Interesting Things to Do in NYC

Interesting Things to Do in NYC
New York City contains world-class museums, shops, theaters and dining. But you already know all this, right? Stray from the beaten path for new views of the Big Apple---from water, land and in-between. See the sights, feel the city's pulse, and explore history---all while absorbing some fresh air.


Rent a kayak for free at the all-volunteer Downtown Boathouse. The rental only allows you to paddle in their embayment, but you'll get a nice skyline view. Join a tour and you can kayak near the Statue of Liberty, circumnavigate Manhattan, or enjoy a skyline sunset. The Downtown Boathouse has three locations: Pier 40 at Houston Street, Pier 96 at 56th Street and 72nd Street in Riverside Park. For tours, also check with Manhattan Kayak Company and New York Kayak Company, Inc.


The New York Department of Parks and Recreation has developed some 100 miles of "greenways"---car-free, tree-lined paths open for recreation. Take the Manhattan Waterfront Greenway to circle the island of Manhattan. Or pedal from the Upper West Side to Battery Park on the Hudson River Valley Greenway, a path that stretches all the way to Albany, the state capital. Rent a bike at Central Park's Loeb Boathouse or Pier 84 on the Hudson River Greenway. The Parks Department also maintains a few mountain biking trails, including one in Manhattan's Highbridge Park.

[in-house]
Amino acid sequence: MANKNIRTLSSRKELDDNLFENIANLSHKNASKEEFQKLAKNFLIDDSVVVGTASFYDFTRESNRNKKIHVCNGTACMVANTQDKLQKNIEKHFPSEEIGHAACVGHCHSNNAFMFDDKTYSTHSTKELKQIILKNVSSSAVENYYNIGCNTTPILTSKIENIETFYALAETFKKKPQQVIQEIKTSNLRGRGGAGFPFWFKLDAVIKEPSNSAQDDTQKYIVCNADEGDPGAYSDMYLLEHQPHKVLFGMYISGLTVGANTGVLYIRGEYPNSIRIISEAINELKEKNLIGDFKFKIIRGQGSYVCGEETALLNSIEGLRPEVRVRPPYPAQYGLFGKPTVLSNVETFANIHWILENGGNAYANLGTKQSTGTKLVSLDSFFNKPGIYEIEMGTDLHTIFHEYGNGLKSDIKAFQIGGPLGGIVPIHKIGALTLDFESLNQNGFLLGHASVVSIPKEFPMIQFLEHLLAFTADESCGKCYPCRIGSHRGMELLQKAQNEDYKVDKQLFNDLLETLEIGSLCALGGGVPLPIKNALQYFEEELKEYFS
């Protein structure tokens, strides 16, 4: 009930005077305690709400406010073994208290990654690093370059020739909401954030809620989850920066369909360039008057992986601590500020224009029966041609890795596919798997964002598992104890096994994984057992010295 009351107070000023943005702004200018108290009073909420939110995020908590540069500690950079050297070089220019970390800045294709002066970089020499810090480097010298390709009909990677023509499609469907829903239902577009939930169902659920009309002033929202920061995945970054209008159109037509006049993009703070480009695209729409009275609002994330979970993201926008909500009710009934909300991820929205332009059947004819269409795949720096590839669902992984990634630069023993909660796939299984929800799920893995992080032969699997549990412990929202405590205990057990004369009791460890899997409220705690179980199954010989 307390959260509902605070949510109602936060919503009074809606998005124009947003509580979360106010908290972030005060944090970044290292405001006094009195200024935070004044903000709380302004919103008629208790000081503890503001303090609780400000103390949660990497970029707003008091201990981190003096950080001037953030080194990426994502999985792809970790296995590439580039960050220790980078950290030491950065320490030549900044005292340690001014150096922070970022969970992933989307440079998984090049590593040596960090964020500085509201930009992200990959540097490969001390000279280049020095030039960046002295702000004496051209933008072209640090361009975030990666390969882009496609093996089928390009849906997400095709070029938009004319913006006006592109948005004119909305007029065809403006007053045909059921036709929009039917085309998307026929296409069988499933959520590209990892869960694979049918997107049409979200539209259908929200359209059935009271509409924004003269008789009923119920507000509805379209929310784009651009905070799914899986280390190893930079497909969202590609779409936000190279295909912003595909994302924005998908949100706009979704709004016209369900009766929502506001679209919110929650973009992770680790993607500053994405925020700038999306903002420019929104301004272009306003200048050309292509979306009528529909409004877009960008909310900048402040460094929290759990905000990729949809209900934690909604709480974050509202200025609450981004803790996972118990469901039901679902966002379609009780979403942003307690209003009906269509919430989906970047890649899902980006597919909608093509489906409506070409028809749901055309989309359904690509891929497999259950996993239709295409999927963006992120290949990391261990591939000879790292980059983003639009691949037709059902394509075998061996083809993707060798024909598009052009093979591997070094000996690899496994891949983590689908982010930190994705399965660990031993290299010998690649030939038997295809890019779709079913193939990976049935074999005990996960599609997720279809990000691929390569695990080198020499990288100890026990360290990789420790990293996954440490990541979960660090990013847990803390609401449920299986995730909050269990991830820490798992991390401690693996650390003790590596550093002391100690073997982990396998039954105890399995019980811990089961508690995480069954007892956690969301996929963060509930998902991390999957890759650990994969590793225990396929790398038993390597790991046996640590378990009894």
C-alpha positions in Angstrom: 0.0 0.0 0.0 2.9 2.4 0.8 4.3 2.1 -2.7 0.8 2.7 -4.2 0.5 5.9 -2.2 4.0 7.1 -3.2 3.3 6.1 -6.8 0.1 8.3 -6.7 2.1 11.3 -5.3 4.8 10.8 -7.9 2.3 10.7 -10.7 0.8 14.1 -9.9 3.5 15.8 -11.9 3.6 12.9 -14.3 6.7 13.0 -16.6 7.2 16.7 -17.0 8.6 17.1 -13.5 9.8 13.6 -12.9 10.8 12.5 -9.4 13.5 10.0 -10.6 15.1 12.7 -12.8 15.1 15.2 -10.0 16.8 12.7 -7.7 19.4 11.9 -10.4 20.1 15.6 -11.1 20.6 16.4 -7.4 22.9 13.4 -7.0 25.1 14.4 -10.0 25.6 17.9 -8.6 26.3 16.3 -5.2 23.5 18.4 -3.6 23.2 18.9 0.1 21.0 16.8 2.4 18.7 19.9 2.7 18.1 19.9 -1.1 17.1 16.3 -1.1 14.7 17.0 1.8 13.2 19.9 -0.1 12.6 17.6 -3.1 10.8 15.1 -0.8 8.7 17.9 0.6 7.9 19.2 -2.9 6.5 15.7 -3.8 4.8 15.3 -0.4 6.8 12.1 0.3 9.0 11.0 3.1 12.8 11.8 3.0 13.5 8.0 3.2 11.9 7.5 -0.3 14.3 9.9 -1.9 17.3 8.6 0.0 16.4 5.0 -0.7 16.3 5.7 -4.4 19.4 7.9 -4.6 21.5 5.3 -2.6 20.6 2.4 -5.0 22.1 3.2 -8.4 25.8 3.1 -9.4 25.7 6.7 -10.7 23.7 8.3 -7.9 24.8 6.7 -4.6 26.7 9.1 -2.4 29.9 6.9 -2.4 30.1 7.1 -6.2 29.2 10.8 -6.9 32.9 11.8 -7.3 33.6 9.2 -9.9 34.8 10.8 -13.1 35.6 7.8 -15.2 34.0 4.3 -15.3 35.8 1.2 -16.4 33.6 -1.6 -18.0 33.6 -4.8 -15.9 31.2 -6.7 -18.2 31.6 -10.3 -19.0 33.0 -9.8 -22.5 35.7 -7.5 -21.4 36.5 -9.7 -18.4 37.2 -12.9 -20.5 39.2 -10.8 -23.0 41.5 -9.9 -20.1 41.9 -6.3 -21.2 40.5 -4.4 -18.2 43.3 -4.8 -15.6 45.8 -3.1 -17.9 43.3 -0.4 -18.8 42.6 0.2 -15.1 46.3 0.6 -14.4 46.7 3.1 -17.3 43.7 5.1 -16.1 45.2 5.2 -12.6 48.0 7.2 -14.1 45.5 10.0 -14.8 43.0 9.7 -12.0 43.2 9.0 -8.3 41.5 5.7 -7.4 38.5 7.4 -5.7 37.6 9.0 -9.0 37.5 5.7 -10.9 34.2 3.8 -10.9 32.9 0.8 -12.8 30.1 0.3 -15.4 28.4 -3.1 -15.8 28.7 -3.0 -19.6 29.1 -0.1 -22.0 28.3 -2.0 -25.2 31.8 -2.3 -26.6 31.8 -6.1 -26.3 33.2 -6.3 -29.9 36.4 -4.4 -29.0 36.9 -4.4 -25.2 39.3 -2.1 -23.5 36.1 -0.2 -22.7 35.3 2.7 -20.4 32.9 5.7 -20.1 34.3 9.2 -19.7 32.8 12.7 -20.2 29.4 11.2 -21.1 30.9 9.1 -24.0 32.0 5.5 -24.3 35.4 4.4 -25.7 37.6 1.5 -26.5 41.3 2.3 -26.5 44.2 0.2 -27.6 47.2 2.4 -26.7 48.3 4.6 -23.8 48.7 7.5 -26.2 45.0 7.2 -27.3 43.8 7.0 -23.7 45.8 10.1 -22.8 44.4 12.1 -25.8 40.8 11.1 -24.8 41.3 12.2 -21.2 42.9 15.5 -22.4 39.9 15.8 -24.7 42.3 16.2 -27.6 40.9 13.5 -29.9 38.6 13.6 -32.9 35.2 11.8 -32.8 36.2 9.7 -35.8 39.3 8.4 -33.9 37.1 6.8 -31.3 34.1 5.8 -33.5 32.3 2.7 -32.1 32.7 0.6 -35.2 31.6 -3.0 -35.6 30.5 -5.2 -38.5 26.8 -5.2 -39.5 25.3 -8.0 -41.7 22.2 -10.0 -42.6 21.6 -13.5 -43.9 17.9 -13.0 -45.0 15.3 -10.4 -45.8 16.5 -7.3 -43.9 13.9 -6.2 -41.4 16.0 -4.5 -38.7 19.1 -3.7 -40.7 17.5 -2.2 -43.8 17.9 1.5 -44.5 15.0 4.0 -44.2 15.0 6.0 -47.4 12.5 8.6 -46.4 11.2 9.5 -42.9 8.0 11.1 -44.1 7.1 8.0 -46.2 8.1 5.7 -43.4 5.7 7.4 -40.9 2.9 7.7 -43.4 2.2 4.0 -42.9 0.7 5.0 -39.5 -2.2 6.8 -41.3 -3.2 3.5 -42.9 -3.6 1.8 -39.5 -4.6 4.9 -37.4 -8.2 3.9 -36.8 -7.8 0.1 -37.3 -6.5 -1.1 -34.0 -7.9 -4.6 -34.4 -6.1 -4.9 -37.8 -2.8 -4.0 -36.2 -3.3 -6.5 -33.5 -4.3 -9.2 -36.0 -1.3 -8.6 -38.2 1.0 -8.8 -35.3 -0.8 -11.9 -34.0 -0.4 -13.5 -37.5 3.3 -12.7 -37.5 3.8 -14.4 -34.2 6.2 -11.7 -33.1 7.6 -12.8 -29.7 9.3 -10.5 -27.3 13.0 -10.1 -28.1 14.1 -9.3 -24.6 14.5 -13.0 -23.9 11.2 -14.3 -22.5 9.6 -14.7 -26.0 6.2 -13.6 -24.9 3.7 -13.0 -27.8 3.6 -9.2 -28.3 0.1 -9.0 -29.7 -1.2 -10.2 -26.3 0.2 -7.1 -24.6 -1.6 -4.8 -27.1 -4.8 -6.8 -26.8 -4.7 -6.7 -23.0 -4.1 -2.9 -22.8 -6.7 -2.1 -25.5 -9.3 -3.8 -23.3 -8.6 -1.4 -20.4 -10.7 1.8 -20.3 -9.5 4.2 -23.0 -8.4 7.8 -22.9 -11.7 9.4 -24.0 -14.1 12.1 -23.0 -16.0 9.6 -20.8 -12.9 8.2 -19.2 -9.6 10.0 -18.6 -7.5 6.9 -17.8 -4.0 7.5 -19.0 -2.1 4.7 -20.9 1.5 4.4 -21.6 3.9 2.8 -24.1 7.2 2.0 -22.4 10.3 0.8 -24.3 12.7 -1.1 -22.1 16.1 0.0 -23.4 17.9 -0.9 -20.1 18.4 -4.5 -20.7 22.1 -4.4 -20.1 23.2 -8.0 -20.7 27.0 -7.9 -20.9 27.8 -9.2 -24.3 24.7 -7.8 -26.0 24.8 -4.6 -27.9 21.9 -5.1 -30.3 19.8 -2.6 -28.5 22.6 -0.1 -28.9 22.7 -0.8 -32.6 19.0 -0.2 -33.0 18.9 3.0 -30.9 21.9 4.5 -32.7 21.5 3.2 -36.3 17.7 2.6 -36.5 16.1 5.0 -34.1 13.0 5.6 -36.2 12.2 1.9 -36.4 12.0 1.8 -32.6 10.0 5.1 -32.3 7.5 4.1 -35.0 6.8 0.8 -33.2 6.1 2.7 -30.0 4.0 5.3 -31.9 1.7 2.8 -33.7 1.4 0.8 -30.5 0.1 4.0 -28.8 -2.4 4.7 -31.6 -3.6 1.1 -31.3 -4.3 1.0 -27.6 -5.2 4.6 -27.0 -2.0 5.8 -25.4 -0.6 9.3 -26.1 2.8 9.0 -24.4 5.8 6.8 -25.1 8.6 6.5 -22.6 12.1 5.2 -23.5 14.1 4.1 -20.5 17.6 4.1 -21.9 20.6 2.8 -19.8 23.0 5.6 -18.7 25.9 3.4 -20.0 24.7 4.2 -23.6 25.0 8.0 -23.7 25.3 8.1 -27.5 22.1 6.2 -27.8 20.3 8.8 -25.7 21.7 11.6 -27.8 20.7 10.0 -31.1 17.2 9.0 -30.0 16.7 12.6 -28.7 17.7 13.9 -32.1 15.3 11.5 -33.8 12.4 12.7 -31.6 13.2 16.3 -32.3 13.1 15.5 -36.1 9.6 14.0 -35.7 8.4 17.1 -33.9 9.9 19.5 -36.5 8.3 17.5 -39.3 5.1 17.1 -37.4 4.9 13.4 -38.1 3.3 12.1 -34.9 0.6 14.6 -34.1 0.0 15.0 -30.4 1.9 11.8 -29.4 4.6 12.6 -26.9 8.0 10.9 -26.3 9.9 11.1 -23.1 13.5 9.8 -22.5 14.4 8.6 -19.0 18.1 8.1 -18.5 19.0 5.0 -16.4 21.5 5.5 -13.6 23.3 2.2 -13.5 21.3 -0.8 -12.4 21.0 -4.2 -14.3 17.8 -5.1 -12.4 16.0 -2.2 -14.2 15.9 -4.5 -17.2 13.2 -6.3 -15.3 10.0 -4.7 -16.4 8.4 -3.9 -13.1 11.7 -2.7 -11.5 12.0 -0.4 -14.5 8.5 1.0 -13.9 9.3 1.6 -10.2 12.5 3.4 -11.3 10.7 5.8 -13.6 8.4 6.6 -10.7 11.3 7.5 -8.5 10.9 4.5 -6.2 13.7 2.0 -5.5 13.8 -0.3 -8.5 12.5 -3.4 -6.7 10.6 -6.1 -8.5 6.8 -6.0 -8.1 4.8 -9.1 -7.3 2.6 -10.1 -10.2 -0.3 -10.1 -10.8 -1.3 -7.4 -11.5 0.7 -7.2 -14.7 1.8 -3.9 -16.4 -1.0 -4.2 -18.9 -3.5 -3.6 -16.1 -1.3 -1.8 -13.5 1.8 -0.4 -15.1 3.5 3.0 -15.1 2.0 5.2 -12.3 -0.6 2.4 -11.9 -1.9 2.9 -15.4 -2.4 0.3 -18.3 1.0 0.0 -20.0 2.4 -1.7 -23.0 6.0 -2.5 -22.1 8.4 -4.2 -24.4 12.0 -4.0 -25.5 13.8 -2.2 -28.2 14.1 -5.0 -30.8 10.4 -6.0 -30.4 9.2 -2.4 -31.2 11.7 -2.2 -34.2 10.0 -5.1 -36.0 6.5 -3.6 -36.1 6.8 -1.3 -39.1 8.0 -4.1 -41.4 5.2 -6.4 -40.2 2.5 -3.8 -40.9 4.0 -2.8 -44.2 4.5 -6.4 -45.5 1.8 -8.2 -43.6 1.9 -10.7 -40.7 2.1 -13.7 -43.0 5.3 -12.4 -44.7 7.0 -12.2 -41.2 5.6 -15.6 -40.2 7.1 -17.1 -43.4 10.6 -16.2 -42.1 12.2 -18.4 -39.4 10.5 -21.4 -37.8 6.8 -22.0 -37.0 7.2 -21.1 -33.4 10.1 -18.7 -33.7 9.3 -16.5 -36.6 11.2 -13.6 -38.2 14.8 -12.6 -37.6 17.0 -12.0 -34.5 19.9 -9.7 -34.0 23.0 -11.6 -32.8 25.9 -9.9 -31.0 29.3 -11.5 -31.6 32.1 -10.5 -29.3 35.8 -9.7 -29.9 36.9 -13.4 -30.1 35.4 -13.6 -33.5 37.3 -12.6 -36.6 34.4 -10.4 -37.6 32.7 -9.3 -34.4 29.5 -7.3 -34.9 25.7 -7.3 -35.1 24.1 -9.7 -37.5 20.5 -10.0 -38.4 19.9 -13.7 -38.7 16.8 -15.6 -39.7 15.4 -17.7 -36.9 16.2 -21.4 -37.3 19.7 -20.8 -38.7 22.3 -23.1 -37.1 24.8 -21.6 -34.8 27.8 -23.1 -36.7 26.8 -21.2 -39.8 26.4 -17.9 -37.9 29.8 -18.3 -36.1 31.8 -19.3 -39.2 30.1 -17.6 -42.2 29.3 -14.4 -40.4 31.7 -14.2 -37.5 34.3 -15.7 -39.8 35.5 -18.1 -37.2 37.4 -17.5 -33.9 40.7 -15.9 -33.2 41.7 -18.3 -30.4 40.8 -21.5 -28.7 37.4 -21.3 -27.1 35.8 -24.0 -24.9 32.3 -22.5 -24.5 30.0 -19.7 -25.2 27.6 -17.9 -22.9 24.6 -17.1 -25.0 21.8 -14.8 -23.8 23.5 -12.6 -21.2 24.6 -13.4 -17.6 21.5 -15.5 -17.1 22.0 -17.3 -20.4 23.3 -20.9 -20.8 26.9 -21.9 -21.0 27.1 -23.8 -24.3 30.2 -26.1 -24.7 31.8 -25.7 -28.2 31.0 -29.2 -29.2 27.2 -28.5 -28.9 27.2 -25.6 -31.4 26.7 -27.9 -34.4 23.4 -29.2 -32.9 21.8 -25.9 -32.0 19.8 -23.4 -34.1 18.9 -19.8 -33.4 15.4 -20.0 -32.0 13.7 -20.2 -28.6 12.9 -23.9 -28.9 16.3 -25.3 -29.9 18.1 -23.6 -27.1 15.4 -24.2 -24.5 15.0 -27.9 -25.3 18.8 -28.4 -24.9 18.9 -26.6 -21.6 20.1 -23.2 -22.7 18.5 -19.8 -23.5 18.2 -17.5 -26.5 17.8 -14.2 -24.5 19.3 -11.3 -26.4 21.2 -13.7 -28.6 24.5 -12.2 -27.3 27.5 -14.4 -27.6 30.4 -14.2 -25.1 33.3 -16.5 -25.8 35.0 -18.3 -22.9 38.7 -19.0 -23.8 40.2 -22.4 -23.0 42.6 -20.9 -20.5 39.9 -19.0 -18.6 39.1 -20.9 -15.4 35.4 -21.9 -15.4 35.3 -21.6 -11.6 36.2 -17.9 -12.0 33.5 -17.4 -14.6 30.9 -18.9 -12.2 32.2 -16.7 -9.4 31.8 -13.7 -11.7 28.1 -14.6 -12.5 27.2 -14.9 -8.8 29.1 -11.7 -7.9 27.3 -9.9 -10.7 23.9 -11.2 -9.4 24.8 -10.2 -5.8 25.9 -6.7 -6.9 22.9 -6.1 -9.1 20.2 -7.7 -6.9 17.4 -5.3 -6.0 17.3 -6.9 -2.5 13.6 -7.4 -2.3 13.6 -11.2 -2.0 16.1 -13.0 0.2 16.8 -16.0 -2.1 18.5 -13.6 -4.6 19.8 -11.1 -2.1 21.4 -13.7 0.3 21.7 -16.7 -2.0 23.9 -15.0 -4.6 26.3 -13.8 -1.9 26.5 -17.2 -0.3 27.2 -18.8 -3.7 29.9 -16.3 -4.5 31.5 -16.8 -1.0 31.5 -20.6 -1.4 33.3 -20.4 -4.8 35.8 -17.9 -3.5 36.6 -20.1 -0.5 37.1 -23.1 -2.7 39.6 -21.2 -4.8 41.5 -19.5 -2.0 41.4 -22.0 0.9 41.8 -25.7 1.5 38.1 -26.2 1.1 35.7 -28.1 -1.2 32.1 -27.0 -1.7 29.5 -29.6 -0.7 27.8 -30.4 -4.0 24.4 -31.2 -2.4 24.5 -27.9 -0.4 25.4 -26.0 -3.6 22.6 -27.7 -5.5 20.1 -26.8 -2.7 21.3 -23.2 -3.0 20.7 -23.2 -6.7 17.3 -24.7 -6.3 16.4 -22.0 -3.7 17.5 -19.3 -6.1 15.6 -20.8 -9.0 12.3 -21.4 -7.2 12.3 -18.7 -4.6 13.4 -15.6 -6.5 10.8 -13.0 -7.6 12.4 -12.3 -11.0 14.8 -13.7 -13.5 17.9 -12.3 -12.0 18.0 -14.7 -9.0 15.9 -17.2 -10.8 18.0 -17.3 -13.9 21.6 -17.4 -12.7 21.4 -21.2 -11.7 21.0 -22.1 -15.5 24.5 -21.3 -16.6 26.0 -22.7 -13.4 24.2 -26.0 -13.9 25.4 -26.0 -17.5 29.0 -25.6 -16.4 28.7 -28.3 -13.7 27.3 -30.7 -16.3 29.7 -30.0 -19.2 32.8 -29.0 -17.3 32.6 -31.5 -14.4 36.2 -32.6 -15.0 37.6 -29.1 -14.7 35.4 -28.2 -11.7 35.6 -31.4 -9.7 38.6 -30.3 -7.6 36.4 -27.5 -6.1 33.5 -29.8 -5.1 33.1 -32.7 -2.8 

One of the most memorable walks in New York City is the 1.13-mile (one-way) trek from Manhattan to Brooklyn via the Brooklyn Bridge. From Manhattan, enter the elevated pedestrian walkway via the ramp off Park Row. Completed in 1883, the stone and steel-cable suspension bridge took 13 years to build. As you cross the East River, take in views of the skyline and admire the structure and aesthetics of the bridge itself.

Walk & Learn

On Big Onion Walking Tours, you'll take in the sights and pace of New York City. Choose from more than two dozen different tours, either by location or theme. Themed tours include the American Revolution, immigrant neighborhoods and labor history. The one- to two-mile walks, guided by history graduate students (described as both informed and irreverent), last about two hours.

Article Written By Kelly Aspen

Kelly Aspen's writing focuses on natural places, cultural sites and wildlife. She has more than 10 years of experience as an editor and writer for various magazines, books and websites.

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